Turns out the odds are around 1 in 30,000. While rare, there are actually two reasons for a deer to be white, and they're slightly different. Albinism is a congenital trait defined as absence of pigment in the skin. It can happen in humans and other animals too, and under most conditions makes a creature particularly vulnerable because it cannot hide as well. They also have poor eyesight, which also explains why the thing nearly bowled through us. We narrowly missed a catastrophe, all because of an overzealous husky.

By Kelli VanDenBerg on Unsplash

A leucitic animal (also known as piebald) lack pigment over all or part of their body, their eyesight is not affected, and they generally have a better chance of survival than their albino brethren. Wildlife photographer and deer expert Leonard Lee Rue III noted in his book Whitetail Savvy, “Many piebald deer also exhibit hunched backs, bowed legs, and short, rounded noses.”

So, following the rarity of actually seeing an albino deer, we looked into how the Native Americas viewed them. Here's what we found.

They believed that sighting a white animal was a prophecy – a sign from spirit of a significant shift in the world about to come. White animals were usually seen during vision-quests, but if one was spotted during a normal day (such as our experience), this would cause tremendous excitement in the tribe. They would call a meeting, consult the elders, and try to communicate with the animal spirits to discern their hidden message.

The significance of a white stag has many connotations, including but not limited to: higher thoughts, higher ideals , purity of soul , attaining higher knowledge , benevolence , kindness , spirituality, longevity, virility and endurance.

This powerful sign can be a message that one is on a path of growth that can lead you in exciting new directions. The message of the white deer means “get ready.”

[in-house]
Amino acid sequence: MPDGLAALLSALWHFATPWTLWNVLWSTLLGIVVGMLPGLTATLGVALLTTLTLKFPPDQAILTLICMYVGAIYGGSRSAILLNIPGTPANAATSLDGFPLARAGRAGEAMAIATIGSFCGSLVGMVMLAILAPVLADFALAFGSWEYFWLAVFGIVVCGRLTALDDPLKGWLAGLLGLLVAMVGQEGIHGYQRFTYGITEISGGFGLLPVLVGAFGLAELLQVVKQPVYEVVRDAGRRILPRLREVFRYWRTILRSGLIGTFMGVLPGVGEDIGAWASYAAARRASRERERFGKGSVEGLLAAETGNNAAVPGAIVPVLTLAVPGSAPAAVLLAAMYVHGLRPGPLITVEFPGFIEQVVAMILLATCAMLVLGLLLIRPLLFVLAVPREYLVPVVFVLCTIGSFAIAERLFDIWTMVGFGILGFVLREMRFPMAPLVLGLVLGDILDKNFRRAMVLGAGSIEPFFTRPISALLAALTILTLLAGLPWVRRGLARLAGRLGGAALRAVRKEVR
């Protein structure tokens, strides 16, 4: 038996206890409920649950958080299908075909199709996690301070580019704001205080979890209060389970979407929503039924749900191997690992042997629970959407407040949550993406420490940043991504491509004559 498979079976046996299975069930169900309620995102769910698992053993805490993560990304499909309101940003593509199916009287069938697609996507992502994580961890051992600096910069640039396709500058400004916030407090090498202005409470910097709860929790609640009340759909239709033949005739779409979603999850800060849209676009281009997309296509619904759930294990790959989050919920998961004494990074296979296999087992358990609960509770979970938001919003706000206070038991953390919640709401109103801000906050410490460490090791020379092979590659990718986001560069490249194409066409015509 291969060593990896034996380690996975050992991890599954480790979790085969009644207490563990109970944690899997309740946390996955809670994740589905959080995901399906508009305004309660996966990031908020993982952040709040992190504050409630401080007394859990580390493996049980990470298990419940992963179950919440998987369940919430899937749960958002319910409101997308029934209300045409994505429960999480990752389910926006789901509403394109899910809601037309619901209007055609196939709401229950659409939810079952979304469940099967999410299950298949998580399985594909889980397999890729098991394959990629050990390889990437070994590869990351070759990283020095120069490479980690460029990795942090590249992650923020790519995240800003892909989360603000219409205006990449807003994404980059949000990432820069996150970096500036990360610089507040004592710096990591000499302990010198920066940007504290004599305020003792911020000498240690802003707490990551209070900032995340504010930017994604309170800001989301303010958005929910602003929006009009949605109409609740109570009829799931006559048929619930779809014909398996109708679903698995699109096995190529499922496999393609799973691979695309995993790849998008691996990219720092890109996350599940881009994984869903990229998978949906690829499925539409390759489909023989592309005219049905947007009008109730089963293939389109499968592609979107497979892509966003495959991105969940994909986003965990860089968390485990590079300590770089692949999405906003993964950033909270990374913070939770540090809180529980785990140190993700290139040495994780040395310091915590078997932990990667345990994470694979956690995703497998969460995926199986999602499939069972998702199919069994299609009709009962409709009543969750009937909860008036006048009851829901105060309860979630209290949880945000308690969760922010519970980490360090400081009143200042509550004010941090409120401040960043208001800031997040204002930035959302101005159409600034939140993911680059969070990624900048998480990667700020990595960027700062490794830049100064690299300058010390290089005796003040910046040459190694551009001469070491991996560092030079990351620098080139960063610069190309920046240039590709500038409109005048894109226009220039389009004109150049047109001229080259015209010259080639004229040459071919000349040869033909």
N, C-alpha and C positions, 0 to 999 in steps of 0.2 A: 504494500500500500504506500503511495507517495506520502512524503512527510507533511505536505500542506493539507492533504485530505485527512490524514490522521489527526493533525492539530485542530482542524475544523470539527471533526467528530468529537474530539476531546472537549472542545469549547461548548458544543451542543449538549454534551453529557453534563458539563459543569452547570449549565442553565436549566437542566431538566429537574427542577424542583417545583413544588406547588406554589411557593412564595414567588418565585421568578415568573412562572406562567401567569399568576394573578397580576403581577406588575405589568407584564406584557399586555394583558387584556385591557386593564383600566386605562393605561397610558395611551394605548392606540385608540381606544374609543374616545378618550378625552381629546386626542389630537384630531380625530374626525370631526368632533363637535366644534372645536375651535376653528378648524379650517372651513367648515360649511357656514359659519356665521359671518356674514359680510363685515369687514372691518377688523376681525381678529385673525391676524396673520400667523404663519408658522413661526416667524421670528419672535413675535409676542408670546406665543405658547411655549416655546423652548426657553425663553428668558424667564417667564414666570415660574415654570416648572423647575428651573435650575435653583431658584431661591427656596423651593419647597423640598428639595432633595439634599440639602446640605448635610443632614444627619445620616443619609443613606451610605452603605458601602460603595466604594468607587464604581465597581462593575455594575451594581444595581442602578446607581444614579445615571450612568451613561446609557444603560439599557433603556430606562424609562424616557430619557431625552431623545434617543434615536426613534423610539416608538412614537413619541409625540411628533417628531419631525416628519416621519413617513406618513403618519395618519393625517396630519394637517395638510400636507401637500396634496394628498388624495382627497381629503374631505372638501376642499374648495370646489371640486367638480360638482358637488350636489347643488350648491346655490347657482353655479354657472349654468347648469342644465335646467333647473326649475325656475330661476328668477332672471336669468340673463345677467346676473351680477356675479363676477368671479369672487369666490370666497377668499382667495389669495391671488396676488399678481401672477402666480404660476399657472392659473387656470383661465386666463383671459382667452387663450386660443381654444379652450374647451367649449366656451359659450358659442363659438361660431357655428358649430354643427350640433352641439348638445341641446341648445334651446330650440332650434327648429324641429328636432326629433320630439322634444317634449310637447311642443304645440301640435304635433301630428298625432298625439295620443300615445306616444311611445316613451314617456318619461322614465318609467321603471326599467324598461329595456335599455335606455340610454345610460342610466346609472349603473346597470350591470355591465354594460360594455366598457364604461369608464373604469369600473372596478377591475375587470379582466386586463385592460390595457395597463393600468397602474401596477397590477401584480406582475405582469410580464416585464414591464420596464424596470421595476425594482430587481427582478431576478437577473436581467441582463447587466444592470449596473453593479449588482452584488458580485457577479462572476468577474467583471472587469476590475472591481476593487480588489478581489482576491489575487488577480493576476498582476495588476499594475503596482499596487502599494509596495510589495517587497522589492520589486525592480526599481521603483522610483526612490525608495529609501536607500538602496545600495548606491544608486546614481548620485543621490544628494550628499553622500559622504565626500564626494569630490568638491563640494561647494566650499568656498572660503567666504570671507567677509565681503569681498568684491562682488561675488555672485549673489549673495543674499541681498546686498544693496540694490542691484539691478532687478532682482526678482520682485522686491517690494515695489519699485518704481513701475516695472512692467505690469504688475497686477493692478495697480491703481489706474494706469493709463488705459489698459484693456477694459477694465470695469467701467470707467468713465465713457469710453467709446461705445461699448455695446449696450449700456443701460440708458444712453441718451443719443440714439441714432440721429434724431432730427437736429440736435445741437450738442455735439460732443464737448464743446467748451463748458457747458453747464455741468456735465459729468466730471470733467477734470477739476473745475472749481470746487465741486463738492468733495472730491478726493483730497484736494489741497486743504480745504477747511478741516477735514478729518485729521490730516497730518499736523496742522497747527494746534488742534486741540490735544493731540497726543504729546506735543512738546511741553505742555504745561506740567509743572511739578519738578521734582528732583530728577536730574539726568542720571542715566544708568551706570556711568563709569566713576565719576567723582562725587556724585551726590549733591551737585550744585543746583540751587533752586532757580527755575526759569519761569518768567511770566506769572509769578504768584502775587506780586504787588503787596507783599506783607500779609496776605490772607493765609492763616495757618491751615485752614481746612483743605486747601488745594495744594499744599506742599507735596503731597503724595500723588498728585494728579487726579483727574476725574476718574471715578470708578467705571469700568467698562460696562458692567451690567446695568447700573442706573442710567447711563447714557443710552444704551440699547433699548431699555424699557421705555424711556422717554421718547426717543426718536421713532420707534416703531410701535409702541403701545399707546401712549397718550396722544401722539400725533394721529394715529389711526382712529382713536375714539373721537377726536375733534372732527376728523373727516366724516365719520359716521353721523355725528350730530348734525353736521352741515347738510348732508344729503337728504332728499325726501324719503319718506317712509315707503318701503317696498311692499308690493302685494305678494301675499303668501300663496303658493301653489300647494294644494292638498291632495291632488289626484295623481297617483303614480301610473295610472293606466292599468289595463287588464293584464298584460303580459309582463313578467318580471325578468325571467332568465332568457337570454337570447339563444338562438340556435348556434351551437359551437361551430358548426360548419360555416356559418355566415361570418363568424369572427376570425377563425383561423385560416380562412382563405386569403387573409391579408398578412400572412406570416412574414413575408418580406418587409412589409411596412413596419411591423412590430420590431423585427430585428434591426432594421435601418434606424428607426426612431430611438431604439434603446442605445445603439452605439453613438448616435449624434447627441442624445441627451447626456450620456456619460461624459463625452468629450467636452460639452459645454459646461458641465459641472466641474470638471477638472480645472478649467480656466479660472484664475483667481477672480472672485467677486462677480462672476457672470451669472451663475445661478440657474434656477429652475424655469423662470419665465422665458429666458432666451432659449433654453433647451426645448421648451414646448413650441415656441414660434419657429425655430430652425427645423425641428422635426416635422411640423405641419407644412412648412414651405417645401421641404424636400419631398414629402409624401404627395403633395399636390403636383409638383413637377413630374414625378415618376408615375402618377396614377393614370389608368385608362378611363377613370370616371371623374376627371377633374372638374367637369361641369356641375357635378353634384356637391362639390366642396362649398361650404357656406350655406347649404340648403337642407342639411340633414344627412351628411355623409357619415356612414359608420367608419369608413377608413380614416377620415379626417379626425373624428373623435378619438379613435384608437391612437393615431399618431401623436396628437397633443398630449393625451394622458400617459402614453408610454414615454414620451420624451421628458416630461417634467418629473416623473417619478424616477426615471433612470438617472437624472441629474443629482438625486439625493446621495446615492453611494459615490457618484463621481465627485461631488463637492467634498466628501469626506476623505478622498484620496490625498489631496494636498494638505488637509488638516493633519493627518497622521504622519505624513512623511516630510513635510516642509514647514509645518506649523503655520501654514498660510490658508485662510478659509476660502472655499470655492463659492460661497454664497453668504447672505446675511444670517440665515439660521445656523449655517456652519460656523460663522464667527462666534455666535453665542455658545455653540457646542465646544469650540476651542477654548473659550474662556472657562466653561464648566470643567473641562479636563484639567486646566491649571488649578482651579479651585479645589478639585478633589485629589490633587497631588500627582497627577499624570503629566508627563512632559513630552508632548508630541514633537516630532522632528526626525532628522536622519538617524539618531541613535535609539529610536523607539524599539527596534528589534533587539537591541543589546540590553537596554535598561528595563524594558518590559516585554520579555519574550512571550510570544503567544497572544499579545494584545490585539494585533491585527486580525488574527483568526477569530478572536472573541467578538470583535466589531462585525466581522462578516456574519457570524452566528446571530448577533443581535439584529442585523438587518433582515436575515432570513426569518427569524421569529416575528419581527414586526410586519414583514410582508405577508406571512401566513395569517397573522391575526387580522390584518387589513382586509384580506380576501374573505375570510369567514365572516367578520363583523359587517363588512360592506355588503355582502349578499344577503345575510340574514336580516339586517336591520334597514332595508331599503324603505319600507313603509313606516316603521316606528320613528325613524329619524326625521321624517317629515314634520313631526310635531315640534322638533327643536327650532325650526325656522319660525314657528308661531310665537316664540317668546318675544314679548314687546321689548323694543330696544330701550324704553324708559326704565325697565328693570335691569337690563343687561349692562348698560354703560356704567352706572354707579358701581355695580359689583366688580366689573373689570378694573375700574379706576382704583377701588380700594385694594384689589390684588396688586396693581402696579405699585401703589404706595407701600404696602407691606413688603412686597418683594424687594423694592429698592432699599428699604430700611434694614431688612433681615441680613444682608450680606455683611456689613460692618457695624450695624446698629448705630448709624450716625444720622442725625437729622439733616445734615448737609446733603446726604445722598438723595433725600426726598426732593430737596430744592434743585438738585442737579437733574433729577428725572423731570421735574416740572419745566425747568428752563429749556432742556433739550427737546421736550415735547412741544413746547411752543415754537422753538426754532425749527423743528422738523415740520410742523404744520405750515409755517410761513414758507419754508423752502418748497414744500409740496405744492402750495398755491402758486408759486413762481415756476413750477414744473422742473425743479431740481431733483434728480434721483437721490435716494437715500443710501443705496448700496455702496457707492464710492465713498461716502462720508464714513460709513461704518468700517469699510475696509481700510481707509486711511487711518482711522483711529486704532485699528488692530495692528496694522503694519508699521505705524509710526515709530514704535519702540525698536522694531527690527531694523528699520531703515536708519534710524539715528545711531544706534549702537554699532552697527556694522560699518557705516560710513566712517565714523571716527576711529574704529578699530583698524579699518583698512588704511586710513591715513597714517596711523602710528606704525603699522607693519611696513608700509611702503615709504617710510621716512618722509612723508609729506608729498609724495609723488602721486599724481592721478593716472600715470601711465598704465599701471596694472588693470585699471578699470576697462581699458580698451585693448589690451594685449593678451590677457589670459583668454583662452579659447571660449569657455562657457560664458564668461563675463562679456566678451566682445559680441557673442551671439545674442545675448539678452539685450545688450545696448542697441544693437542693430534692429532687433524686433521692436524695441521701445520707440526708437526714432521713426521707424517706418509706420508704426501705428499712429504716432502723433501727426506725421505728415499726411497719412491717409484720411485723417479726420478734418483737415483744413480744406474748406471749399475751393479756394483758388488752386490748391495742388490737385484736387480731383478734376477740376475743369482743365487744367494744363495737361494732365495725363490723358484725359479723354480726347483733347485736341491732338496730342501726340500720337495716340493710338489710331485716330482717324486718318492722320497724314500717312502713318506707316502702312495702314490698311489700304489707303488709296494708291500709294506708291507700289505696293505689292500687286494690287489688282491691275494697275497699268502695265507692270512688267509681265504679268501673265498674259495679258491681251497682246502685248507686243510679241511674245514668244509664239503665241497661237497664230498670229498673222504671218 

So, was our encounter a catalyst for some fantastic new revelation in 2022? After all, it happened on the New Years Day! The timing couldn't have been better. It was food for thought, and we mused over what we had learned for days, if not weeks. We also wondered how the deer hadn't been shot by hunters. In some circles, it is considered bad luck to kill an albino animal. While probably just pure superstition with no actual evidence, it still persists among many hunters. That is perhaps how the buck lived to such a ripe age; or, it was just elusive as hell.

I don't know about the spiritual significance or the curse. In the five n months since our encounter I haven't seen a significant change in my life. And I've been looking! The year isn't done yet though, so perhaps the spirit-soul of that grand beast has yet to work its magic.

I'll be waiting, and if by some miracle I see a third albino buck soon this year, that will make me a believer.

Author's Notes: Thanks for reading! This was a true story that recently happened, and I was lucky to have one photo to share on a site that includes media. If you enjoyed it, please heart and subscribe and check out my other stories which are a mix of fiction, longform poetry and articles.


About the Creator

Jason Hauser

I am a writer, artist and poet from North Carolina. I recently self published a children's/YA book called Harold and the Dreadful Dreams. You can learn more about it at my blog, as well as other projects.